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Female urologist believes robot-assisted surgery is wave of future

By Cindy Atoji Keene

Robot-assisted prostate cancer surgery is not a new phenomenon, but still some patients think of sci-fi automatons at work, said urologist Stefanie Seixas-Mikelus. But the procedure is better typified as as smart tools operated by competent clinicians, said Seixas-Mikelus. Seixas-Mikelus is one of a handful of fellowship-trained, female urologists who applies robotic surgery techniques to operate inside the body. “Instead of large incisions needed to allow a surgeon’s hands access to organs, a surgeon controls robotic-type hands in real time, precisely manipulating small scopes and instruments – without the possible hand tremors or fatigue that a surgeon can experience,” said Seixas-Mikelus, 36, who practices at Andover Urology in Massachusetts and at the Parkland Medical Center in Derry, N.H. But refinements in urologic surgery are not the only changes she’s seen in the past two decades –urology is a rapidly changing specialty, with ever-changing therapies and diagnostic methods, said Seixas-Mikelus. “Urology is evolving toward a better understanding of genetic, social, and psychological factors, and as with other medical fields, an increasing emphasis on prevention,” said Seixas-Mikelus.

Q: How do you feel, being a woman in a largely a male specialty?
A: More and more women are entering the urologic work force. I got exposed to the field through my mom, who needed to see an urologist, and I tagged along with her. Then, early on in medical school, I shadowed a urologist and liked the fact that there’s a good balance between clinic-based medicine as well as spending time in the operating room. I give a lot of credit to the women who paved the path before me. In fact, at one point, a male surgeon even told me I should go into a practice more acceptable to females, such as pediatrics or psychiatry.

Q: What was your first exposure to robotic surgery?
A: I completed my urology residency at Roswell Park Cancer Institute in Buffalo, N.Y., where I specialized in urologic oncology. I treated patients with various types of urology malignancies such as kidney, prostate, bladder and testicular cancer. I had two years of hands-on training with the daVinci Intuitive Robotic Surgical System, which was approved by the U.S. Food and Drug Administration in 2000 to treat some conditions. Fine-tissue manipulation – such as dissecting and suturing – is more difficult than in traditional surgery; robotic surgery is not something you can learn over night.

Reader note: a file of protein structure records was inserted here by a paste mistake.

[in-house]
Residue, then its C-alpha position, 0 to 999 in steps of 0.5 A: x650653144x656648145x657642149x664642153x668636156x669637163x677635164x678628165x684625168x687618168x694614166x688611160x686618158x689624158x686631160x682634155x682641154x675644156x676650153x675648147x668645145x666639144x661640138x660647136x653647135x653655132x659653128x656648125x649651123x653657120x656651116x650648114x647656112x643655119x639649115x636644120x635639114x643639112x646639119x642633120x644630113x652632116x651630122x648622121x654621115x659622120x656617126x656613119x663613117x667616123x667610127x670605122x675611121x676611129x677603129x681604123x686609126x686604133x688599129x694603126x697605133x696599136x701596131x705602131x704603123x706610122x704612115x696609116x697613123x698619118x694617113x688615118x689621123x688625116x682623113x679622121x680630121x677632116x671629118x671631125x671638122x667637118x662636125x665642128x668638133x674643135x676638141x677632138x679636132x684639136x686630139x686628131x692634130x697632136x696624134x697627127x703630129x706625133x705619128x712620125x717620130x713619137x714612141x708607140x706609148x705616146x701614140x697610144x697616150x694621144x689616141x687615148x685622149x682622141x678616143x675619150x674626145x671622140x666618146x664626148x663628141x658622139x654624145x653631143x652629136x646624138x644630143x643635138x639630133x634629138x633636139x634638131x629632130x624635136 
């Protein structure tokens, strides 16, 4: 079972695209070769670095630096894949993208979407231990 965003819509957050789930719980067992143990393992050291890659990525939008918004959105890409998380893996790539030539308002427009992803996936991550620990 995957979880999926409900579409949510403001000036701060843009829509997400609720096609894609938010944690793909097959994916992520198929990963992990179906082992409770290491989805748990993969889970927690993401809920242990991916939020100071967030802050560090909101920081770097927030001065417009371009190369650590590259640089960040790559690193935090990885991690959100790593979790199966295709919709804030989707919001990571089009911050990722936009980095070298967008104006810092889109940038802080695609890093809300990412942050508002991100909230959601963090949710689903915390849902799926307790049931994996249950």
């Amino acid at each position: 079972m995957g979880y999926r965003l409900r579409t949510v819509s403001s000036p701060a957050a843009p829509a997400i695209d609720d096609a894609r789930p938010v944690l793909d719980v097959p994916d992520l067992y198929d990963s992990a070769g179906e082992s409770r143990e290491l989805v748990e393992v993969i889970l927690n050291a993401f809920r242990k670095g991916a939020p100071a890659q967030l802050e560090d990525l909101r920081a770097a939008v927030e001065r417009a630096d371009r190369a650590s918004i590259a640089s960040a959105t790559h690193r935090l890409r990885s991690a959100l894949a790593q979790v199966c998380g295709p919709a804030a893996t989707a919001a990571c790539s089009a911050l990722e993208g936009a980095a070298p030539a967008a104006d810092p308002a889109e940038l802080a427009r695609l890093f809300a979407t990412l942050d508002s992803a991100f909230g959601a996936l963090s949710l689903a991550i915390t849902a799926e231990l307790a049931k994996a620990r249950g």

Q: Is a surgeon using robotics operating in "virtual reality"?
A: Not virtual reality but 3-D; everything is at least 10 times magnified, so surgeons are able to see tissues better and possibly spare critical nerves. When a prostate gland is removed, for example, the prostate lies deep within the male pelvis. Neurovascular bundle and muscle fibers need to be preserved. With traditional surgery, visibility can be limited; the robot allows for better vision as well as more precision.

Q: How does robotic surgery work?
A: The patient is on the operating room table with an assistant standing nearby. As the robotic surgeon, I sit at a separate console a few feet away. My fingers are placed into two arm pieces; my feet control pedals. I’ll ask the bedside assistant to introduce the instruments of choice, “Please give me a scissor in the right hand and grasper in the left.” Then I’ll begin manipulating the three or four-armed robot; I could use one arm to grab tissue and with another for a cauterization instrument. The robot’s technology mimick the movements of my wrist. The robot lacks the tactical feedback of open surgery but an experienced surgeon such as myself learns to ‘feel’ by seeing how the tissue separates. Because the incision is so small, the patient usually has less blood loss, less pain and a shorter recovery period.

Q: How can patients best find an experienced surgeon?
A: I believe that patients must be their own advocates. With the availability of the Internet, patients should be informed and ask questions so they’re actively involved in the decision-making process. Patients should research surgeons that have not only the greatest volumes but have excellent outcomes with minimal complications.

Q: How has Obamacare affected you?
A: Of course it’s still in its early stages, and as physicians we still don’t know what to expect. There’s definitely some apprehension; we are obviously concerned about reimbursement, especially for some of the more complex surgeries. The costs of maintaining an office are going up, while reimbursements are going down.

Q: Do you like wearing scrubs?
A: Believe it or not, I think they’re one of the most comfortable clothing you can wear. They’re very light and loose and feel like jogging pants.

Q: You grew up as part of the Nintendo generation – does that give you an advantage in using these robotic systems?
A: Studies have shown that physicians who use the robot well early on are also adapt at video games. I even asked some other skilled robotic surgeons if they played video games when they were kids, and the majority did. It helps with hand-eye coordination, so I guess it makes sense. So when your kids are playing video games, remember there might be some benefit down the road.

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